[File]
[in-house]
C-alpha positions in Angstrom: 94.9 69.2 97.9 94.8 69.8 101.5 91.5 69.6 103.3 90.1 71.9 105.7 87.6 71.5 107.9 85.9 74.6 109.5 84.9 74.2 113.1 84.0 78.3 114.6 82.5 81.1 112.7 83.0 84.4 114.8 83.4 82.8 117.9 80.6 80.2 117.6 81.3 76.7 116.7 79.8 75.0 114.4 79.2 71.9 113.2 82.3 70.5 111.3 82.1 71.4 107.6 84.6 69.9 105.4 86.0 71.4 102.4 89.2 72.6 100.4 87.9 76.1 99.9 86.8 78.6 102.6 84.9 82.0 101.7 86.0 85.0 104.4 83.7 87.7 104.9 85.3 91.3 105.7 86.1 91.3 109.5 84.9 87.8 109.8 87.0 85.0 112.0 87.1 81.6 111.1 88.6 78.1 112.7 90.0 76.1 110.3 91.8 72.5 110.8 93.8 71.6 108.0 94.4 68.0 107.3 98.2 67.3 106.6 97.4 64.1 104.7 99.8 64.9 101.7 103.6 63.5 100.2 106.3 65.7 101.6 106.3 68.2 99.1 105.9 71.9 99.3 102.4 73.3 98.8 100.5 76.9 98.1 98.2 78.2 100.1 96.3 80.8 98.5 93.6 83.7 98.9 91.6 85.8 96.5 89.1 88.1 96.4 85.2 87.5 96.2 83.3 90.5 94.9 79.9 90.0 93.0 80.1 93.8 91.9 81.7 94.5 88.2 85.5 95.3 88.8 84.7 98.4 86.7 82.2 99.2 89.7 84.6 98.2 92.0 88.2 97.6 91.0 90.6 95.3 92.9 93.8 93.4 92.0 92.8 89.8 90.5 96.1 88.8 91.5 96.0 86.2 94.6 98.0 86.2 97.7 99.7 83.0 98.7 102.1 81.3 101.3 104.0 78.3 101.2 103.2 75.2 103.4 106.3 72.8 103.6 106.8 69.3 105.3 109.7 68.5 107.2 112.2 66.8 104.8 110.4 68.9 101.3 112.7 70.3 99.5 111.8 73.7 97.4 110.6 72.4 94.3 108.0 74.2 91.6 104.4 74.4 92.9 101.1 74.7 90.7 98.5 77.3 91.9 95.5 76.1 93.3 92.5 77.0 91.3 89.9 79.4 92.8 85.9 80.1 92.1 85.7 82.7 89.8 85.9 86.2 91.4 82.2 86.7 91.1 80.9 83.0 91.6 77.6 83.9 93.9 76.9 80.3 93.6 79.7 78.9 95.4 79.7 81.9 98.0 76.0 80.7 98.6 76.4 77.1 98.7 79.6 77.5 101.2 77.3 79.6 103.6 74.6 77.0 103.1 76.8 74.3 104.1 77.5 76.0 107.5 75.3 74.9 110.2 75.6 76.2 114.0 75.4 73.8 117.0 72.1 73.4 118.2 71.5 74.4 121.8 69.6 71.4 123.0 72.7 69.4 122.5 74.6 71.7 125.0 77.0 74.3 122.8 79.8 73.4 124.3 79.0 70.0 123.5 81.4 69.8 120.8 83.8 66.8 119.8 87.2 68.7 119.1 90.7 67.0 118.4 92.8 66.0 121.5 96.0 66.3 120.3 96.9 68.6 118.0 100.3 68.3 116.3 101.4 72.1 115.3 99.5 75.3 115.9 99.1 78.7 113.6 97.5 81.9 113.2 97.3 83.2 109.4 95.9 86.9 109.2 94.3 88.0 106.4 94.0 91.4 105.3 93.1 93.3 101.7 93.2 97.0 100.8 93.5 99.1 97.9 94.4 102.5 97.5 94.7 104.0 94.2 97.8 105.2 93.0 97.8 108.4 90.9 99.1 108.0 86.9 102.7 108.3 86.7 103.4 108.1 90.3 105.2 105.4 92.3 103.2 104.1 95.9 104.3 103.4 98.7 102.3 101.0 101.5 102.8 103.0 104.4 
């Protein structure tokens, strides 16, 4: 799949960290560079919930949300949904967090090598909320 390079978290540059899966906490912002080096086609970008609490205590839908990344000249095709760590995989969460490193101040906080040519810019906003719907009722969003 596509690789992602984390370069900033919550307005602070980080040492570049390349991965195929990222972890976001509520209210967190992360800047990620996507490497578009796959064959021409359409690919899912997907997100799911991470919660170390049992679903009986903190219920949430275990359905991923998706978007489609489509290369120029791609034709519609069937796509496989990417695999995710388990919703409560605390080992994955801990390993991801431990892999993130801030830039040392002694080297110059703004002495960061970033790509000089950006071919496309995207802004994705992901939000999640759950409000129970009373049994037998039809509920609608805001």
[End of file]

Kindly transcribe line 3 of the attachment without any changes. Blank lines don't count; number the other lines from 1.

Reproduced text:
């Protein structure tokens, strides 16, 4: 799949960290560079919930949300949904967090090598909320 390079978290540059899966906490912002080096086609970008609490205590839908990344000249095709760590995989969460490193101040906080040519810019906003719907009722969003 596509690789992602984390370069900033919550307005602070980080040492570049390349991965195929990222972890976001509520209210967190992360800047990620996507490497578009796959064959021409359409690919899912997907997100799911991470919660170390049992679903009986903190219920949430275990359905991923998706978007489609489509290369120029791609034709519609069937796509496989990417695999995710388990919703409560605390080992994955801990390993991801431990892999993130801030830039040392002694080297110059703004002495960061970033790509000089950006071919496309995207802004994705992901939000999640759950409000129970009373049994037998039809509920609608805001």